Several regional bibliographies have been devoted to the land and peoples of contemporary Iran and Afghanistan. Geographical and anthropological studies on modern Iran have been gathered in Eckart Ehlers, Iran, Bibliographischer Forschungsbericht. Mit Kommentaren und Annotationen (Munich, 1980), and A. Dürkoop and others, Bibliographie der geologischen Literatur des Iran bis 1978 (Bochum, 1982). Western studies on Afghanistan are covered in Bibliographie de l’Afghanistan (Paris, 1947); in Bibliographie der Afghanistan-Literatur 1945-1967 (Hamburg, 1968-69), works in Oriental languages are also included. Other works to be consulted are J. M. Hanifi, Annotated Bibliography of Afghanistan (New Haven, 1982), and W. Keith and W. McLachlan, A Bibliography of Afghanistan. A Working Bibliography of Materials on Afghanistan with Special Reference to Economic and Social Change in the Twentieth Century (Cambridge, 1983). A very comprehensive repertory of Kurdish studies is Silvio van Rooy and Kees Tamboer, International Society of Kurdistan’s Kurdish Bibliography (Amsterdam, 1968); Russian Kurdish studies have been covered in Zh. S. Musaelyan and K. Kurdoev, Bibliografiya po kurdovedeniyu (Moscow, 1963).
Serial bibliographies. Since 1978 Abstracta Iranica, published as an annual supplement to the French journal Studia Iranica under the direction of C.-H. de Fouchécour, has become the primary medium of current bibliography, “covering Iran, Afghanistan, and all the areas relevant to Iranian culture at any point of time.” The annotation of the entries varies from brief summaries to succinct reviews. An analytical index of the volumes 1978-82 has also been published. Pearson’s The Quarterly Index Islamicus. Current Books, Articles and Papers on Islamic Studies can also be consulted; in 1977, it replaced Index Islamicus, which covered only articles and papers. Among learned periodicals Orientalische Literaturzeitung (Berlin), Bibliotheca Orientalis (Leiden), and Middle East Journal (Washington, D.C.) are devoted to reviews and listings of newly published books. A welcome addition is the annual Islamic Book Review Index, which began publication in 1982 in Berlin; it is compiled by W. Behn.
Although existing channels for dissemination of information on published materials seem adequate, the same cannot be said about manuscript sources. Foremost on the list of desiderata is a continuation of Storey’s magnum opus. In the partial Russian translation by Bregel, which covers only 432 pages of the original work, the text has been expanded to 1,314 pages, showing how many additions were required to bring this essential research tool up to date in 1972. The Royal Asiatic Society has published three further parts of the materials left unfinished by Storey (Leiden, 1971-84), but large sections of Persian literature remain completely uncovered. Borshchevsky and Bregel have made valuable suggestions for a continuation of the Survey, based on a detailed analysis of Storey’s work and the present requirements of Persian scholarship. Implementation of their proposals would require an international effort, which in present circumstances would be difficult to organize. A new approach is embodied in Onomasticon of Persian literature, the initiative for which was undertaken by M. N. Osmanov in 1983. At present this project is being conducted primarily in the Soviet Union, though scholars in Italy are also participating. The questionnaire used includes bibliographical data.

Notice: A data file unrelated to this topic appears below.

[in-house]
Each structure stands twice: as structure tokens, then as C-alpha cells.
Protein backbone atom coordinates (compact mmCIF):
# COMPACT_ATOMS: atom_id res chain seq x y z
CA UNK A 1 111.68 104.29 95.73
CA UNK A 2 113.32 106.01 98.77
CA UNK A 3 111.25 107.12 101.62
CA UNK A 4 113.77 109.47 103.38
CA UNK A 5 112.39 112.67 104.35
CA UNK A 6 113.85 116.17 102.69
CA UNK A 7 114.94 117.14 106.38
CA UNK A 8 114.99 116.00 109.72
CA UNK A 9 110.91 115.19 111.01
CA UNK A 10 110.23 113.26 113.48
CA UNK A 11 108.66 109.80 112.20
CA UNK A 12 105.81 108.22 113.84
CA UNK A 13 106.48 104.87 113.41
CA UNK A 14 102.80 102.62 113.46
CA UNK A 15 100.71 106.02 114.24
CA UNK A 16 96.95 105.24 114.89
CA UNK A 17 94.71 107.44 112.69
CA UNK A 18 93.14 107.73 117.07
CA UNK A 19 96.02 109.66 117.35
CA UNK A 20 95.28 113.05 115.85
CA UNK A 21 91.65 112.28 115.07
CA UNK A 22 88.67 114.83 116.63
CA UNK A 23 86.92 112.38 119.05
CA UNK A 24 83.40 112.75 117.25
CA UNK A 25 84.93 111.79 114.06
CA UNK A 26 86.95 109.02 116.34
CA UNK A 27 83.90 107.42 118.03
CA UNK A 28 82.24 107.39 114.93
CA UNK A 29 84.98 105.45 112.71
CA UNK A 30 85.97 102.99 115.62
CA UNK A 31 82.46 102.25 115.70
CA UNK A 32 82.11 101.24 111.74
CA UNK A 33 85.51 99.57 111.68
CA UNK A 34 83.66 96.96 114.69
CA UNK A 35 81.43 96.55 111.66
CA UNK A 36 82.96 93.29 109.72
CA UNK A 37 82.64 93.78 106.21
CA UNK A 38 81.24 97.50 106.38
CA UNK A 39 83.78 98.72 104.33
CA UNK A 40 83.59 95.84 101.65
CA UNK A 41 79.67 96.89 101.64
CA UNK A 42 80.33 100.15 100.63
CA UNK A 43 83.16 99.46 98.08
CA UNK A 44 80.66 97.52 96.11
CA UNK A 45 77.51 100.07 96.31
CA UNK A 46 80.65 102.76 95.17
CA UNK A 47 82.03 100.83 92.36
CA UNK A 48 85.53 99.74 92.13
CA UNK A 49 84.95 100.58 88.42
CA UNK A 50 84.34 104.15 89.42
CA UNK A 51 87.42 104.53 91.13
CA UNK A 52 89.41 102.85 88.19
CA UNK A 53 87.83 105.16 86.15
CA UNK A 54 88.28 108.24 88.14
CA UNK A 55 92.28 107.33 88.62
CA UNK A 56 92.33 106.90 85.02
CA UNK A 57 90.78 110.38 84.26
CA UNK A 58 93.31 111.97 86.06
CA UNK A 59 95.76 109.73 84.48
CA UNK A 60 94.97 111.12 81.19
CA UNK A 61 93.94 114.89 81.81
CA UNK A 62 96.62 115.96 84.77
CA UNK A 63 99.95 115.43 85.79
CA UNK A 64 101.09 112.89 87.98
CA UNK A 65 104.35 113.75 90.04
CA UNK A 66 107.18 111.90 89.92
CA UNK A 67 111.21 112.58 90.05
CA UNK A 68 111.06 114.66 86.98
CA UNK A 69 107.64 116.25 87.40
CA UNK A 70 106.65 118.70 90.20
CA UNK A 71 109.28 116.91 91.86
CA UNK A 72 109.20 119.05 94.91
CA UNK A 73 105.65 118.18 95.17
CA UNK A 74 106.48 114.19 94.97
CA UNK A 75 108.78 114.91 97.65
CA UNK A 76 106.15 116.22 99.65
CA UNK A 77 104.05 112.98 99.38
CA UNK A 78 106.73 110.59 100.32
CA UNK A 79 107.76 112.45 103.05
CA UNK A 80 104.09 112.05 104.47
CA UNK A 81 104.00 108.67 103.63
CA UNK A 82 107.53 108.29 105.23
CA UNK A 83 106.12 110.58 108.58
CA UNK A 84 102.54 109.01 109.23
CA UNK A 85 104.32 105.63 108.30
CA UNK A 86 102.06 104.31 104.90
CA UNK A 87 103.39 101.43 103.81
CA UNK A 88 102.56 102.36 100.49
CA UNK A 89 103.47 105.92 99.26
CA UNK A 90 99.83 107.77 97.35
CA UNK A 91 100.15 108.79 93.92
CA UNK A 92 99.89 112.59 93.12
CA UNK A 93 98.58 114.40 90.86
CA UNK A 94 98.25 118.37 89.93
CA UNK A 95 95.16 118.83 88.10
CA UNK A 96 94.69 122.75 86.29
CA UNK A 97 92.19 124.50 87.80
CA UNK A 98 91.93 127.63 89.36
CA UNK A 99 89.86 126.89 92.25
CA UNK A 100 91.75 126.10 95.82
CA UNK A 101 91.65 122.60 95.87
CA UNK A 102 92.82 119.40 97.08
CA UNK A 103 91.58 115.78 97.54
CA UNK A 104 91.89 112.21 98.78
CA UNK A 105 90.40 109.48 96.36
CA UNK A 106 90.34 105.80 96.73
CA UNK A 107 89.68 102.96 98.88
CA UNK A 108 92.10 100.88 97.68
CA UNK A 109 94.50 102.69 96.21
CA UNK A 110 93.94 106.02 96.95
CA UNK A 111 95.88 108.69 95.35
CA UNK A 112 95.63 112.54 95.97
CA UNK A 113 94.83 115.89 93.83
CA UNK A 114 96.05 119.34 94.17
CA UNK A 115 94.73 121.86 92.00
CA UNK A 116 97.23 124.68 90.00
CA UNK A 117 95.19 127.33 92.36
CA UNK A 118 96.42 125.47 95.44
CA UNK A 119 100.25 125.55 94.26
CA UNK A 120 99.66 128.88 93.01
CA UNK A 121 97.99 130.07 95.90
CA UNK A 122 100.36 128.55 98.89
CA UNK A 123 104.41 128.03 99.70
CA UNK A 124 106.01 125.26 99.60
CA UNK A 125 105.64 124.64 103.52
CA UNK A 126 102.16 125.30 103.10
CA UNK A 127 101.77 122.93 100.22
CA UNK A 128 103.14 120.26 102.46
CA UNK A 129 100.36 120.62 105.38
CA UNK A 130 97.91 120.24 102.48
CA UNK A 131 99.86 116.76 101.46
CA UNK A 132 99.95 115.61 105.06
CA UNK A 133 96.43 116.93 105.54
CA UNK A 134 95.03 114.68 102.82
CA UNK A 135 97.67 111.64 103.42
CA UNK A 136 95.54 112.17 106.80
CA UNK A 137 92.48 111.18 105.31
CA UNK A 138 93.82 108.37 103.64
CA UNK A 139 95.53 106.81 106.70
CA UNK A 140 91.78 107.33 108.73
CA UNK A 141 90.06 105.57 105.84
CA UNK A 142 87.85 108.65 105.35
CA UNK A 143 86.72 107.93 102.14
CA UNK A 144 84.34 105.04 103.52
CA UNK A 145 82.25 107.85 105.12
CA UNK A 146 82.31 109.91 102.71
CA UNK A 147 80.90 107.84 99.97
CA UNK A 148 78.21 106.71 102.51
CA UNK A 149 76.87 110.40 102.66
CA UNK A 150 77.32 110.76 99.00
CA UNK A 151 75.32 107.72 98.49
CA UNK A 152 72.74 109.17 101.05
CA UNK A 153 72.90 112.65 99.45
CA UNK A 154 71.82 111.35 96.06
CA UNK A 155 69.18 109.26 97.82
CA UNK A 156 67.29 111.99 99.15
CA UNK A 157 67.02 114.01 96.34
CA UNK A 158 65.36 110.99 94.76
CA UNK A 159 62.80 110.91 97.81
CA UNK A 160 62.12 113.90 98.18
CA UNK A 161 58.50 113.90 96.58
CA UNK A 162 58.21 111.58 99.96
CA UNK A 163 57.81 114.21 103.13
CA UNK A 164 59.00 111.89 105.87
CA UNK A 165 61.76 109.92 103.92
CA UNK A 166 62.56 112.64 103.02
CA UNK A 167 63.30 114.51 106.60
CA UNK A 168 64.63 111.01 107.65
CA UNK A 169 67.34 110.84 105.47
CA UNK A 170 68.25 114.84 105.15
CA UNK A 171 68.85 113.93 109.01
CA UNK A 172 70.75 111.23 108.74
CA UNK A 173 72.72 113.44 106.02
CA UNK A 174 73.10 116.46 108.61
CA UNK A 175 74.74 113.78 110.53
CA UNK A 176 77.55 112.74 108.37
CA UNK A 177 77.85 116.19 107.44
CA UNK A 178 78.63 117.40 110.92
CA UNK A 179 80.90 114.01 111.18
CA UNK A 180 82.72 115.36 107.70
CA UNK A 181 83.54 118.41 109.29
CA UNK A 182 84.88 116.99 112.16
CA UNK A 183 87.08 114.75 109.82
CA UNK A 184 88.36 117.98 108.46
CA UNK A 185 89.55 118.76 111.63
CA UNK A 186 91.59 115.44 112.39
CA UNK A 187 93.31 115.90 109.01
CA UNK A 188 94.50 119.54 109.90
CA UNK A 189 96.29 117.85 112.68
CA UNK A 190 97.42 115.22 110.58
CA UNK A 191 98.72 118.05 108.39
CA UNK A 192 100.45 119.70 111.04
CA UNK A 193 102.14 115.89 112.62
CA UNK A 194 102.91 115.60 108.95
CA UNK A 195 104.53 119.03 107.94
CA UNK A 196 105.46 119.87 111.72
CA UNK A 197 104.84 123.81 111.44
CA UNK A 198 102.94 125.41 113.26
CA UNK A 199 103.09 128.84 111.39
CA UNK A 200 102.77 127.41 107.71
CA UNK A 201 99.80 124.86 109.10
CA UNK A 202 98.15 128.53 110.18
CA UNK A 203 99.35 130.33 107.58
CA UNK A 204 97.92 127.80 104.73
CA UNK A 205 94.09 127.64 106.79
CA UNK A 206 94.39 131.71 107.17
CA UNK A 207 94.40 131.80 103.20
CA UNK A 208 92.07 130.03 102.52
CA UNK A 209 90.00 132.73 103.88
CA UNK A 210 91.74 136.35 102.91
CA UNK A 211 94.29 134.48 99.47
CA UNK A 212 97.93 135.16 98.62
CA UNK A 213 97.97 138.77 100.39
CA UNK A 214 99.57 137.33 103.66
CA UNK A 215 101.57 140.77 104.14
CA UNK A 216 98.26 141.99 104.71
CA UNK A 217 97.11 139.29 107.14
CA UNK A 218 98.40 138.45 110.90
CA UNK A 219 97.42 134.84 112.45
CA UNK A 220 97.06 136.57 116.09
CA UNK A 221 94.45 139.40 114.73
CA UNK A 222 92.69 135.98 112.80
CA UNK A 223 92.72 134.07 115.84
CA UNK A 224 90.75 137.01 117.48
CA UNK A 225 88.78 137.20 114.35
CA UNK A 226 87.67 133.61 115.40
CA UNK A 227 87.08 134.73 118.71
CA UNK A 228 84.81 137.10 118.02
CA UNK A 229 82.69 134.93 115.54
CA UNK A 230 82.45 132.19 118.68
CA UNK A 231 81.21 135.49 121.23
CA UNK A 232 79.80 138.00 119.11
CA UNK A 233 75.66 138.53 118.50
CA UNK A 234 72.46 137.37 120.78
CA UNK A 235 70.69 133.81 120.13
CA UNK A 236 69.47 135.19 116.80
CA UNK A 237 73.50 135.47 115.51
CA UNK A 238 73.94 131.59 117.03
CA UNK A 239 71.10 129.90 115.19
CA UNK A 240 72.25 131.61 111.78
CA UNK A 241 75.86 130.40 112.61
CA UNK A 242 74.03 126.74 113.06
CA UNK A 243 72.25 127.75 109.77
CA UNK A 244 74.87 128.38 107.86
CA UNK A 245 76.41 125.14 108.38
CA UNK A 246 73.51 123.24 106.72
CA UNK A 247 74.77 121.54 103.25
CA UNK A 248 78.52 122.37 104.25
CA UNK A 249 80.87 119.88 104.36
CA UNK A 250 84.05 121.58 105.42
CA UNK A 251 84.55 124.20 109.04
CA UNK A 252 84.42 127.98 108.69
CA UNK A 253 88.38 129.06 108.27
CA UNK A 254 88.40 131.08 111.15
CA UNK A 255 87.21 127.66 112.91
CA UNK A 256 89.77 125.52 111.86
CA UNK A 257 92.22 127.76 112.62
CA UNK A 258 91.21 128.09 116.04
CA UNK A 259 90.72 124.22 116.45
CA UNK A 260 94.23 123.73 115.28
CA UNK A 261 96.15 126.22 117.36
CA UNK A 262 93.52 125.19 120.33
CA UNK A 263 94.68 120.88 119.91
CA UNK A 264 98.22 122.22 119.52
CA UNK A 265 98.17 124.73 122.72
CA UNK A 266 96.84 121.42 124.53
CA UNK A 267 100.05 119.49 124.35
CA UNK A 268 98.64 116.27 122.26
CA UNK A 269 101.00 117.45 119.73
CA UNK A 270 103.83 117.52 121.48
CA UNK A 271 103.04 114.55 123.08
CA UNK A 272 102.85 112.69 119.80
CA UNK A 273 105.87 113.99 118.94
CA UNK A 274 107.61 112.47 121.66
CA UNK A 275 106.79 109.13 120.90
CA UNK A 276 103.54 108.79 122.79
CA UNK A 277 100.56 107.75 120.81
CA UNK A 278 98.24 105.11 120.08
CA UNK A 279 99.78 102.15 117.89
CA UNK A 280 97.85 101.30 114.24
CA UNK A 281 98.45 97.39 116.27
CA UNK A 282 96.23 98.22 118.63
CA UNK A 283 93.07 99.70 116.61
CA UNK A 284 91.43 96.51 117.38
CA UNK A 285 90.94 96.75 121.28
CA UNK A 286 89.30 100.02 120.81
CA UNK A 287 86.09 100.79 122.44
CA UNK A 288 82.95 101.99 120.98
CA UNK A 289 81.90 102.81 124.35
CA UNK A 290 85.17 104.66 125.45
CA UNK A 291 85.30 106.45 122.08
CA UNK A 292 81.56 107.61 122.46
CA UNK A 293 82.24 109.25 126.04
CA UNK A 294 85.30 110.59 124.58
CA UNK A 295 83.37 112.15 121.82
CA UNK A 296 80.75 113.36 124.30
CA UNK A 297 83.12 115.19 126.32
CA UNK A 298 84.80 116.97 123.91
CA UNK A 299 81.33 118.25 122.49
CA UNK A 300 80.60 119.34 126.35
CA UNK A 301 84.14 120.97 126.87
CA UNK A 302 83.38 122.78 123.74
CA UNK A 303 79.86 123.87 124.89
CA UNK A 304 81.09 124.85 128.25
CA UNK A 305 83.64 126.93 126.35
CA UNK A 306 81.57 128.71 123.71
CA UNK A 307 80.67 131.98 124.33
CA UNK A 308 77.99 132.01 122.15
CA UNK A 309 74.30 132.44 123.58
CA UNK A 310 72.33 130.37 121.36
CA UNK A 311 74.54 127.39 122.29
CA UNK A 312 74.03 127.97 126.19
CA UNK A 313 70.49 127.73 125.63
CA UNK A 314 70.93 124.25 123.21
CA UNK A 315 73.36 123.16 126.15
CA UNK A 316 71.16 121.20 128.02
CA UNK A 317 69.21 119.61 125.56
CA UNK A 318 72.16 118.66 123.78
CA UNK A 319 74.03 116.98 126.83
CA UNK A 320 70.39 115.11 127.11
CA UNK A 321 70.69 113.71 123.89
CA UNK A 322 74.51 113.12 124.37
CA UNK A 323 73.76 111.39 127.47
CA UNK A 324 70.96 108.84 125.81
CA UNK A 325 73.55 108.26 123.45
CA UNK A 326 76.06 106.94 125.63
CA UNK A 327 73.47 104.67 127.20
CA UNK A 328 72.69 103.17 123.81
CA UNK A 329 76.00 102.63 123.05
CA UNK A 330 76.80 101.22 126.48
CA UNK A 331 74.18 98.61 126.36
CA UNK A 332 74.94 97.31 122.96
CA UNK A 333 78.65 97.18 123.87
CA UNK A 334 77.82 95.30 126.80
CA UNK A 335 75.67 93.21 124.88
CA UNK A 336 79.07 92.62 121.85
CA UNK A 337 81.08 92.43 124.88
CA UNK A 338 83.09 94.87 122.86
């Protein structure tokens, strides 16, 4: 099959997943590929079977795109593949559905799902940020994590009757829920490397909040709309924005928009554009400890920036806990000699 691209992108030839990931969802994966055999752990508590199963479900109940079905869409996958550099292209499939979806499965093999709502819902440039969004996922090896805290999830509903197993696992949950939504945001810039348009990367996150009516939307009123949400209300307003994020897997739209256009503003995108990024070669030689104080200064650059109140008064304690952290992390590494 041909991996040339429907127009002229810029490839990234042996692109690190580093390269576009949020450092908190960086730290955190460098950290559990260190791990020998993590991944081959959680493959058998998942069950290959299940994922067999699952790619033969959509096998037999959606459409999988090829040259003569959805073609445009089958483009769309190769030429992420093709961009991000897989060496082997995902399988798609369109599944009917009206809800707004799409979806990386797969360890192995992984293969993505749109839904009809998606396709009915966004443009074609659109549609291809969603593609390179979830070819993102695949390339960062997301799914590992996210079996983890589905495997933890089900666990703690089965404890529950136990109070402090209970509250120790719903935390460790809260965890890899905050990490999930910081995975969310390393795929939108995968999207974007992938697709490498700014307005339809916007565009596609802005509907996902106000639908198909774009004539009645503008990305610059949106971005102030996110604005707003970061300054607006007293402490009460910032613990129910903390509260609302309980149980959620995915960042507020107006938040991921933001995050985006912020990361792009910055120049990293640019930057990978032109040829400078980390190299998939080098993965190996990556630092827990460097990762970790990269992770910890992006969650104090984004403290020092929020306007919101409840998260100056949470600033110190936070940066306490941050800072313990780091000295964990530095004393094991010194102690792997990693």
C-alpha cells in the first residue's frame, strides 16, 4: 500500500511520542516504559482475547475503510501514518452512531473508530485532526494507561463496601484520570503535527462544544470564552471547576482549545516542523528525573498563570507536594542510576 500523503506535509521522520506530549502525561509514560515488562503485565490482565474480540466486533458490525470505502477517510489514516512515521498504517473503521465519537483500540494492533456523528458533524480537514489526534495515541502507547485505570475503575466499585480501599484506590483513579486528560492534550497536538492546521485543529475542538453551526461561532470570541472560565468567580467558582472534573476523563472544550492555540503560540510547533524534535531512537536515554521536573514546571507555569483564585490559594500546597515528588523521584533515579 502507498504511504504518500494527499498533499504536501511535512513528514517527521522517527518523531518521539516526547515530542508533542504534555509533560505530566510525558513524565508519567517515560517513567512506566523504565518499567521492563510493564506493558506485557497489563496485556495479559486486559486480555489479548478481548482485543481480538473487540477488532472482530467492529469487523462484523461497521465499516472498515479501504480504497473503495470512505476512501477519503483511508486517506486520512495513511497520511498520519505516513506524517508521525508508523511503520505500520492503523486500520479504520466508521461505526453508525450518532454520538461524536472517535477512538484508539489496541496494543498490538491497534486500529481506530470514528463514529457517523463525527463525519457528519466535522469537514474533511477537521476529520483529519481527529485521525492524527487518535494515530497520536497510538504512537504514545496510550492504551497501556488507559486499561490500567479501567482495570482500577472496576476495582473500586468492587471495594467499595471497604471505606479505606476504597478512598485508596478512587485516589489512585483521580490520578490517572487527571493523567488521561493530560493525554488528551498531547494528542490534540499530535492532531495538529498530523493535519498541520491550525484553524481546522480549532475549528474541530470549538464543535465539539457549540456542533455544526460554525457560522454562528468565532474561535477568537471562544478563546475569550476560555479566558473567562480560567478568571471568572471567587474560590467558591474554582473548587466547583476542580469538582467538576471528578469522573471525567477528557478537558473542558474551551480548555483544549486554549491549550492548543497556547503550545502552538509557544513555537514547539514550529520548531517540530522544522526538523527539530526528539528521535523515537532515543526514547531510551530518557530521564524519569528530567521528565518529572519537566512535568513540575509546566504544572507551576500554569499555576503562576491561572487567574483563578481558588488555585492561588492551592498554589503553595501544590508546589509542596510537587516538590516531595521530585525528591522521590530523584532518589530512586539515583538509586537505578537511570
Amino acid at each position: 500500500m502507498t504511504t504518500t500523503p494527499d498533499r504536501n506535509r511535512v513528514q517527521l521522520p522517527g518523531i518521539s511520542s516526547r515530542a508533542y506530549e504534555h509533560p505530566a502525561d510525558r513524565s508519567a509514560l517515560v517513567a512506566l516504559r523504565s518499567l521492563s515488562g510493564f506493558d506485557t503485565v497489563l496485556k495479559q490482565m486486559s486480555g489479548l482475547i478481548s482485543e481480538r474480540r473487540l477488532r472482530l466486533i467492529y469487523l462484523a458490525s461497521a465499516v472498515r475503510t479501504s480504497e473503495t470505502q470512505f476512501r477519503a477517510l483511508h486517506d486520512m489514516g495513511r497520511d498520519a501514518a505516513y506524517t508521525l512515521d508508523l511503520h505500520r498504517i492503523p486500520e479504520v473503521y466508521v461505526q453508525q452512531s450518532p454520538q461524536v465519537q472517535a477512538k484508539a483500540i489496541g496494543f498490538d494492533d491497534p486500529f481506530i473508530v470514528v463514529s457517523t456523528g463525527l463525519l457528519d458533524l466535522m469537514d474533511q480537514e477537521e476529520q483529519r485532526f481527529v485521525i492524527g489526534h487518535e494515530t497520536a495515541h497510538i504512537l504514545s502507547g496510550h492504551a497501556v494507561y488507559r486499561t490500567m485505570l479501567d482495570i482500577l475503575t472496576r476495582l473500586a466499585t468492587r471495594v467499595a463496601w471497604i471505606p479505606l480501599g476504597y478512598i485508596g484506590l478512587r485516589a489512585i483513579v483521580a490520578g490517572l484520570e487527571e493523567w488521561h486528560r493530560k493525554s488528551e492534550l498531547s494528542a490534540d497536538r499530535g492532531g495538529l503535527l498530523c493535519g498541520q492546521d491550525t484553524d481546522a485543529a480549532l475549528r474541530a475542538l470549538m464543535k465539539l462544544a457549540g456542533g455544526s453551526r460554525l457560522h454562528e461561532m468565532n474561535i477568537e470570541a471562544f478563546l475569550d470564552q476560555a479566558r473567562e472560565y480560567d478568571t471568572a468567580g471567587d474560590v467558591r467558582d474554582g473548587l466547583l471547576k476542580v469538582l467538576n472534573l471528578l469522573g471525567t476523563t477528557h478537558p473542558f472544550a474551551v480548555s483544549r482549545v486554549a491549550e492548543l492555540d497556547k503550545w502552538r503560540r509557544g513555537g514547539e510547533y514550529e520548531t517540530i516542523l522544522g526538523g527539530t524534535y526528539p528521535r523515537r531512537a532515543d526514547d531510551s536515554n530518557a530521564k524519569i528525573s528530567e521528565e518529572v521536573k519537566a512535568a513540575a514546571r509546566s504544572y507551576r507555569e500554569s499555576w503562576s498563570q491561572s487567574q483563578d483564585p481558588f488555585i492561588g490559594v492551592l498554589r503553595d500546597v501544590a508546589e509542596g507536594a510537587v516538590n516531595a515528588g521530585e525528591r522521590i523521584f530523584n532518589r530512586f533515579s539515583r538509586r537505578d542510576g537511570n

Ī. Afšār, Ketāb-šenāsī-e fehresthā-ye nosḵahā-ye ḵaṭṭī-e fārsī/Bibliographie des catalogues des manuscrits persans, Tehran, 1337 Š./1958.
A. L. F. Beeston, “The Oriental Manuscript Collections of the Bodleian Library,” Bodleian Library Record 5/2, 1954, pp. 73-79.
Bio-bibliographies de 134 savants, Acta Iranica 20, Tehran, 1979.
E. Blochet, “Avertissement,” Catalogue des manuscrits turcs I, Paris, 1932, pp. v-viii.
Yu. E. Borshchevsky and Yu. E. Bregel, “The Preparation of a Bio-Bibliographical Survey of Persian Literature,” IJMES 3, 1972, pp. 169-86.
F. Diba, Persian Bibliography. Catalogue of the Library of Books and Periodicals in Western Languages on Persia (Iran) in the Diba Collection, London, 1981.
G. W. J. Drewes et al., Levinus Warner and His Legacy, Leiden, 1970.
L. P. Elwell-Sutton, ed., Bibliographical Guide to Iran. The Middle East Library Committee Guide, Brighton and Totowa, N.J., 1983.
Idem, “Onomasticon of Persian Literature,” British Society for Middle Eastern Studies Bulletin 10/1, 1983, pp. 95-99.
J. Gabeau-Thonet, “Notes sur les ouvrages bibliographiques publiés pendant ces deux derniers siècles et relatifs aux Arabes, Persans et Turcs,” Actes du XXe Congrès des Orientalistes (Bruxelles 1938), Louvain, 1940.
P. Gassendi, Catalogus rarorum librorum, quos ex Oriente nuper advexit et in publica bibliotheca inclytae Leydensis Academiae deposuiṭ . . . Iacobus Golius, Paris, 1630.
G. Levi della Vida, Ricerche sulla formazione del più antico fondo dei manoscritti orientali della Bibliotheca Vaticana, Vatican City, 1939.
Y. M. Nawabi, A Bibliography of Iran. A Catalogue of Books and Articles on Iranian Subjects, Mainly in European Languages, 6 vols., Tehran, 1969-84.
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(J. T. P. de Bruijn)